Activists in Springfield are celebrating recent victories. Bank CEOs who make millions of dollars a year wanted to evict poor people from their homes. Because of grassroots activism, they failed. Earlier this year, a group known as Springfield No One Leaves (SNOL) held a rally outside the home of Deb Graham, who Chase Bank was trying to evict. “Chase Bank heard the message loud and clear,” said Malcolm Torrejón Chu, an organizer with the group. “Deb just bought her home back for $100,000 – a 44 percent principal reduction -- and her payments are $650 less than before the foreclosure.”
Graham said, "If it hadn't been for SNOL, I don't know what would of happened. I credit SNOL's community for saving my life."
photo by SNOL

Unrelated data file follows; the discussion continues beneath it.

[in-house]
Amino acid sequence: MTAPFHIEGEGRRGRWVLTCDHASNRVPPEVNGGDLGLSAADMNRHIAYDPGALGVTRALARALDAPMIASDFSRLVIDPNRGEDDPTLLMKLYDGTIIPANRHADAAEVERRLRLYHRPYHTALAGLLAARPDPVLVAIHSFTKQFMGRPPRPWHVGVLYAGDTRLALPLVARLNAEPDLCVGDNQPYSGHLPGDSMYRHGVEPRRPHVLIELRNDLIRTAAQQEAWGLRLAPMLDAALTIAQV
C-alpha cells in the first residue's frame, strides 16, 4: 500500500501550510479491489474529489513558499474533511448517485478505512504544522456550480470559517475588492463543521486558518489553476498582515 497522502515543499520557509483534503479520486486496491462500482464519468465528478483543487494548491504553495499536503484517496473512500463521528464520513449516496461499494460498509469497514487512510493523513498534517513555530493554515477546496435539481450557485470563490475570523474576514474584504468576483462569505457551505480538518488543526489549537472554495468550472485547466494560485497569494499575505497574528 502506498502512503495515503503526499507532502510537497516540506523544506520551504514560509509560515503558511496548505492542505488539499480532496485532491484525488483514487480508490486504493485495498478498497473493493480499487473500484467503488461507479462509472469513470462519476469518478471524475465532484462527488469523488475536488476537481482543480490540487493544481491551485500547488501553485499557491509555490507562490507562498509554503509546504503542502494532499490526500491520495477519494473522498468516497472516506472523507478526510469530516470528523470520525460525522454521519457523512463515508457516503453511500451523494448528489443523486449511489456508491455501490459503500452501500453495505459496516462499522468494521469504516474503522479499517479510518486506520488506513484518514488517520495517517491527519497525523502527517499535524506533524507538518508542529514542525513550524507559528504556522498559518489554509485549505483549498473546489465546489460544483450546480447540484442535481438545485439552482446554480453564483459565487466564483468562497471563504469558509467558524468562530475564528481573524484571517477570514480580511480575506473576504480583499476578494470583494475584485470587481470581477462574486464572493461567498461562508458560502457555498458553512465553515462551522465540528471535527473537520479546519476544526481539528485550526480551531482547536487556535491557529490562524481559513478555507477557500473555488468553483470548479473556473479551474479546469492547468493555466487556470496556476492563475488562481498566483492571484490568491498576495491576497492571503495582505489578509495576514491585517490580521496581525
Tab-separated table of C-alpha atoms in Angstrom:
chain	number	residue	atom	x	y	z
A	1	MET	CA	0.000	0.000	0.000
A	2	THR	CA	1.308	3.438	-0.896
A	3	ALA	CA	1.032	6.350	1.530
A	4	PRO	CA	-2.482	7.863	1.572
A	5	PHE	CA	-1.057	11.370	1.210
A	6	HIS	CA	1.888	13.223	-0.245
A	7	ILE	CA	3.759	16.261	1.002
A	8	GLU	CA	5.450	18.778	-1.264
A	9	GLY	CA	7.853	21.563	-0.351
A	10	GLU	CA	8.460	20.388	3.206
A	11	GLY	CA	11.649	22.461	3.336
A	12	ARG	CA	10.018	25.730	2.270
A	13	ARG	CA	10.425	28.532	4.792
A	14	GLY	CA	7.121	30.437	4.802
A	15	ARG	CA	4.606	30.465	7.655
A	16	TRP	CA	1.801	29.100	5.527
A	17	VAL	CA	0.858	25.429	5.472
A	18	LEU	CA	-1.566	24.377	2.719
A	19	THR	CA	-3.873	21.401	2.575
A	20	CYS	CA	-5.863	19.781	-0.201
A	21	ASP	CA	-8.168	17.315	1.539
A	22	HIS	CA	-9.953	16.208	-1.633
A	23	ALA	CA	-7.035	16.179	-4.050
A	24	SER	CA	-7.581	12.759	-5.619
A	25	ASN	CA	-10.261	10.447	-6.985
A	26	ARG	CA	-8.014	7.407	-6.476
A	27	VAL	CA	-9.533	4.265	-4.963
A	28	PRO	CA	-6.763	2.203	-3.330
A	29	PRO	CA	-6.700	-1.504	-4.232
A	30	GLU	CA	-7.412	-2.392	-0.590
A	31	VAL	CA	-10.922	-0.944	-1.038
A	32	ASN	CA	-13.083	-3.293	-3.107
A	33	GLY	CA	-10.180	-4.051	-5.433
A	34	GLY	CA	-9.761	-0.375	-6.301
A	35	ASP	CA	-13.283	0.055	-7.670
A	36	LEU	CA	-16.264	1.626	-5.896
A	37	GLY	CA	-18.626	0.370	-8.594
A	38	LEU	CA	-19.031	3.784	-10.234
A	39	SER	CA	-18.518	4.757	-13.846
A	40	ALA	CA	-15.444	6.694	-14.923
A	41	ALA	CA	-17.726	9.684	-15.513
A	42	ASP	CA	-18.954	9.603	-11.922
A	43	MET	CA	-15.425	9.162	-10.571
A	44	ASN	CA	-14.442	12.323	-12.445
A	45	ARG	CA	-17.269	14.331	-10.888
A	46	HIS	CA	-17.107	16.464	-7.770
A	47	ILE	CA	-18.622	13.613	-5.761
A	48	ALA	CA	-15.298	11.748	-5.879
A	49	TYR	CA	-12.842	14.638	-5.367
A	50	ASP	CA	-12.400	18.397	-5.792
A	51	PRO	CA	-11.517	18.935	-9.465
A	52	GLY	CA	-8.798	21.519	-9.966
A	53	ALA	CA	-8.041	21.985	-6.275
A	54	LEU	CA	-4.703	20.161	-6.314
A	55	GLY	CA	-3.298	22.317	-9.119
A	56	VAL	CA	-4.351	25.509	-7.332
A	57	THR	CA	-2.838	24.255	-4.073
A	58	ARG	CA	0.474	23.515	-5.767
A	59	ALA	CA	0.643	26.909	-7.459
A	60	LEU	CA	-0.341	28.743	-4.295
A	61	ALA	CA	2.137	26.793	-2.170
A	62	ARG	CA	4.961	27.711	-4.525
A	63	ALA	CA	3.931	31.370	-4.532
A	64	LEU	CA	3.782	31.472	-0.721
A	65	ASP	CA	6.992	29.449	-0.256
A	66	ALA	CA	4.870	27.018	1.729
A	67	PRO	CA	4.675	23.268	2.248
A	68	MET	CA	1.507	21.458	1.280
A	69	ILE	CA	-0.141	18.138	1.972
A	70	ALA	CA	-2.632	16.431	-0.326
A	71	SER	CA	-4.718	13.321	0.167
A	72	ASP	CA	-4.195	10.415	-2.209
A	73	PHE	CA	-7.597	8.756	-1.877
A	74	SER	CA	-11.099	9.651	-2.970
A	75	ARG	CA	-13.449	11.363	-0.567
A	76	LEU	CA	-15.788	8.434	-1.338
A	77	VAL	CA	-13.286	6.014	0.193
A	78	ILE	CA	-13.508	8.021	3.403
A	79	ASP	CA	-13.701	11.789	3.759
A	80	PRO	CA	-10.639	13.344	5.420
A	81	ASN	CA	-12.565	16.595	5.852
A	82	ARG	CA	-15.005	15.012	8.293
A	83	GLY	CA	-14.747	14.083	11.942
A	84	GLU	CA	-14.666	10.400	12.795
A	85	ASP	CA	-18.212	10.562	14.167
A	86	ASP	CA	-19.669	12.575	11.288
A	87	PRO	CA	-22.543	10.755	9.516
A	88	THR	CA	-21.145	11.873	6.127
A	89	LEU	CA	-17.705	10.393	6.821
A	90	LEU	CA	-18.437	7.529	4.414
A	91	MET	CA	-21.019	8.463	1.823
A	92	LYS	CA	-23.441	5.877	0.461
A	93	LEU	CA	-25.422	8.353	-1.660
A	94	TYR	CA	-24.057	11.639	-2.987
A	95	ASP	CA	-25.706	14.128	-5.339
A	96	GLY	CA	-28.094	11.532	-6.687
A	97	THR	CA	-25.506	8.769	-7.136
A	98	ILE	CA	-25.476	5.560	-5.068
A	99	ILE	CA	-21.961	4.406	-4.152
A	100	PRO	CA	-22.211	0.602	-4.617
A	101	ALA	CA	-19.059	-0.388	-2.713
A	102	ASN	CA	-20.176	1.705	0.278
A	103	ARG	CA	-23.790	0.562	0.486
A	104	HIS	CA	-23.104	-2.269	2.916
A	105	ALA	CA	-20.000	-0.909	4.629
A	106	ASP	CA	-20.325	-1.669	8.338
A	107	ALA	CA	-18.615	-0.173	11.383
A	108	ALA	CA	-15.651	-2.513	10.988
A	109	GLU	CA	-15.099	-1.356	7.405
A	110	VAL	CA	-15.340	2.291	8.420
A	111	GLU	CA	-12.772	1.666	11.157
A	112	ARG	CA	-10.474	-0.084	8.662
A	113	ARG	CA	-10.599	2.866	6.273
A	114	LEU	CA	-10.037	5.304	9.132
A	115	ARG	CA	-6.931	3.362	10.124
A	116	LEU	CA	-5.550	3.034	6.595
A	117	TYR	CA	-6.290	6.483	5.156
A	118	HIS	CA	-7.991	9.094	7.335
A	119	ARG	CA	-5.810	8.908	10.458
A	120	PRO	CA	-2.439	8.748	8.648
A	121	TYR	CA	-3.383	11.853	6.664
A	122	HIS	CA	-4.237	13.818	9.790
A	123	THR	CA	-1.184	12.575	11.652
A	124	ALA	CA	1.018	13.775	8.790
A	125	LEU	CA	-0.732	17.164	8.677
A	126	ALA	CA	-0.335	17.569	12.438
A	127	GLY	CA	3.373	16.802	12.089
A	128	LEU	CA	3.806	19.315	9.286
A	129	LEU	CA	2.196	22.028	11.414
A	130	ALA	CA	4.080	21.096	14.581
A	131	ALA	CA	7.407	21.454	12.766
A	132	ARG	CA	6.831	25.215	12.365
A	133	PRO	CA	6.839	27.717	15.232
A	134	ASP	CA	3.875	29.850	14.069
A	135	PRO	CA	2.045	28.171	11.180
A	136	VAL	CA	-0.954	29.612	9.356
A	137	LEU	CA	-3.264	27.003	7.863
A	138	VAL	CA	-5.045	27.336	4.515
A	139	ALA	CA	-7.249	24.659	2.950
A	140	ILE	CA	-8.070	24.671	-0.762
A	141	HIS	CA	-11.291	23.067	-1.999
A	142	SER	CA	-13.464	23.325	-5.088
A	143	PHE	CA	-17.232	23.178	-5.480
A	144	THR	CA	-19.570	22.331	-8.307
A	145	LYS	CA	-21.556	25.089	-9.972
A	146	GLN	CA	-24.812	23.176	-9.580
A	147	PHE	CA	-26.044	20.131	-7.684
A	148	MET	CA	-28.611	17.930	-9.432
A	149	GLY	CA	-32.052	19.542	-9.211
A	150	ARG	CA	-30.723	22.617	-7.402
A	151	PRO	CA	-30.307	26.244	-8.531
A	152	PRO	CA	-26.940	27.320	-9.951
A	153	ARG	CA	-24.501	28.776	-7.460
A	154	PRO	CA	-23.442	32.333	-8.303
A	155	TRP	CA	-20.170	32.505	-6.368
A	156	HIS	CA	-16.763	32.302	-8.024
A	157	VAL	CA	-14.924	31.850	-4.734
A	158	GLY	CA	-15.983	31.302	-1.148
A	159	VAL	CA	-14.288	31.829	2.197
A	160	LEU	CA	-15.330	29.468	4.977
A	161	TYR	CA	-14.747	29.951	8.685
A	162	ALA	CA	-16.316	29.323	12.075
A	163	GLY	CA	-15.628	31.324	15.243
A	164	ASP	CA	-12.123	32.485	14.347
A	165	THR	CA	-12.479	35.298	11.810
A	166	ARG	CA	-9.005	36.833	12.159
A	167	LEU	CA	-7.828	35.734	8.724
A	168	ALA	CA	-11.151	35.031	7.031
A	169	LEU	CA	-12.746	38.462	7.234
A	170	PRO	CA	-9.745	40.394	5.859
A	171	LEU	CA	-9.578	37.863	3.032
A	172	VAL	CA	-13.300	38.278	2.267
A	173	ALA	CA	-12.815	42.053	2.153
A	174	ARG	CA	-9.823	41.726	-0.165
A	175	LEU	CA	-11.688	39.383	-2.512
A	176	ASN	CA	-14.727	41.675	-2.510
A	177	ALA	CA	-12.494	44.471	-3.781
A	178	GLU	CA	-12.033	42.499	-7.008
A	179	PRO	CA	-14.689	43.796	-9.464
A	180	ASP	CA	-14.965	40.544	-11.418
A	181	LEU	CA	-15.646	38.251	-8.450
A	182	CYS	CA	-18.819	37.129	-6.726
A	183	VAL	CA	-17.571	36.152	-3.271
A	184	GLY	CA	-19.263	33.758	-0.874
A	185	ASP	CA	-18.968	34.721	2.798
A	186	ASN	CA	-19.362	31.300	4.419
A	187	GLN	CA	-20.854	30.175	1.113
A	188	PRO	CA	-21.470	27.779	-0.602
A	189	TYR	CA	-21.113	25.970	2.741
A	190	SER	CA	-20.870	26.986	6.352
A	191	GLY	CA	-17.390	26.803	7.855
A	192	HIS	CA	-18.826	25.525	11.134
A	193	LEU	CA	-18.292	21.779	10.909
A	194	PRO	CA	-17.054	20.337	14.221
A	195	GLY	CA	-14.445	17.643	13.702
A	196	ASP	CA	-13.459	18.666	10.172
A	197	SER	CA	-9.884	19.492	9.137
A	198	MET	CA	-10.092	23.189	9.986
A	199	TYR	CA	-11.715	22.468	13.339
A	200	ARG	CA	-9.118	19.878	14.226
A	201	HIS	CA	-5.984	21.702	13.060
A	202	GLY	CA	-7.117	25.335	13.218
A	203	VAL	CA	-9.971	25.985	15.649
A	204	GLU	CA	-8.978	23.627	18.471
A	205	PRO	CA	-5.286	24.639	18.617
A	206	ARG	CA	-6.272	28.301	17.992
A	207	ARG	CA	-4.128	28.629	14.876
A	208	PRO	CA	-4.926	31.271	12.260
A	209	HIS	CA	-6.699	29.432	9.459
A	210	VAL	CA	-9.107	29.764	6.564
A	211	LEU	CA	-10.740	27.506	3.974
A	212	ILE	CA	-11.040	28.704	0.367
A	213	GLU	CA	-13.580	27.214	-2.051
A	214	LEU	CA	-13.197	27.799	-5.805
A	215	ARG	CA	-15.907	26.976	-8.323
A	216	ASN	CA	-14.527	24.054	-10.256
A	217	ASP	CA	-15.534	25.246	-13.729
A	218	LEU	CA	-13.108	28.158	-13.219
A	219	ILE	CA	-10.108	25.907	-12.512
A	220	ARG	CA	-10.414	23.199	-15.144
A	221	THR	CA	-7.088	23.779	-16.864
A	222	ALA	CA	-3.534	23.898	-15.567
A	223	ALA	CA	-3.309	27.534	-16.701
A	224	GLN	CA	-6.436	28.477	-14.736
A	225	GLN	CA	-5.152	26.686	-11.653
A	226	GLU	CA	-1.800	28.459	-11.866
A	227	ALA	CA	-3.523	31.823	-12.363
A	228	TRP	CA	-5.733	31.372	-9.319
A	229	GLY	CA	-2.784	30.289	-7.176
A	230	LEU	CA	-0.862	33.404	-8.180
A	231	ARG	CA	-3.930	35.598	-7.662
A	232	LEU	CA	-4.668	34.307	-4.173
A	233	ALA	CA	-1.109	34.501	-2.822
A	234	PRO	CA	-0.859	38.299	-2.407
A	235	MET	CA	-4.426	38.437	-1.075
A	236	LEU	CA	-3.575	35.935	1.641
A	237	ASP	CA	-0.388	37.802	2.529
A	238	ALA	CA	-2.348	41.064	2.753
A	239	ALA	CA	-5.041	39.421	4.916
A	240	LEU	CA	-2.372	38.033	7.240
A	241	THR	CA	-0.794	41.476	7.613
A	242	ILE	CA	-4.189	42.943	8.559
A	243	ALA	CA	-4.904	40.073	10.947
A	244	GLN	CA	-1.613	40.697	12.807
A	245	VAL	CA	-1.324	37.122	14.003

Bank of America (BOA) told Eunice Waweru her mortgage payments would go up. “Working with SNOL Eunice turned down the offer and demanded that BOA give her a loan modification with principal reduction or else she would fight the eviction until the end,” Chu said. “Her courage and determination paid off. Bank of America backed down and approved her for a loan modification with a $130,000 principal reduction – a 53 percent decrease -- and lowered her payments by $611 a month.”
To enlarge photo, click on it.
photo by SNOL
Waweru said, "Don't give up! When you're by yourself, you don't know what to do and want to give up. But when we join together we are strong. Joining SNOL gave me the strength to keep fighting and to win my demand.”
On October 23, the group will hold a rally at 10:30 a.m. at 190 Thompson Street in Springfield. The public is welcome to attend.
The group has a web site at www.SpringfieldNoOneLeaves.org.
SNOL has had several other victories. An article, with a photo, about another one of these victories is at:
The same group organized a march and rally in 2011 in Springfield that was attended by hundreds of people. At that rally, 15 people were arrested for non-violent civil disobedience at Bank of America. Photos are at: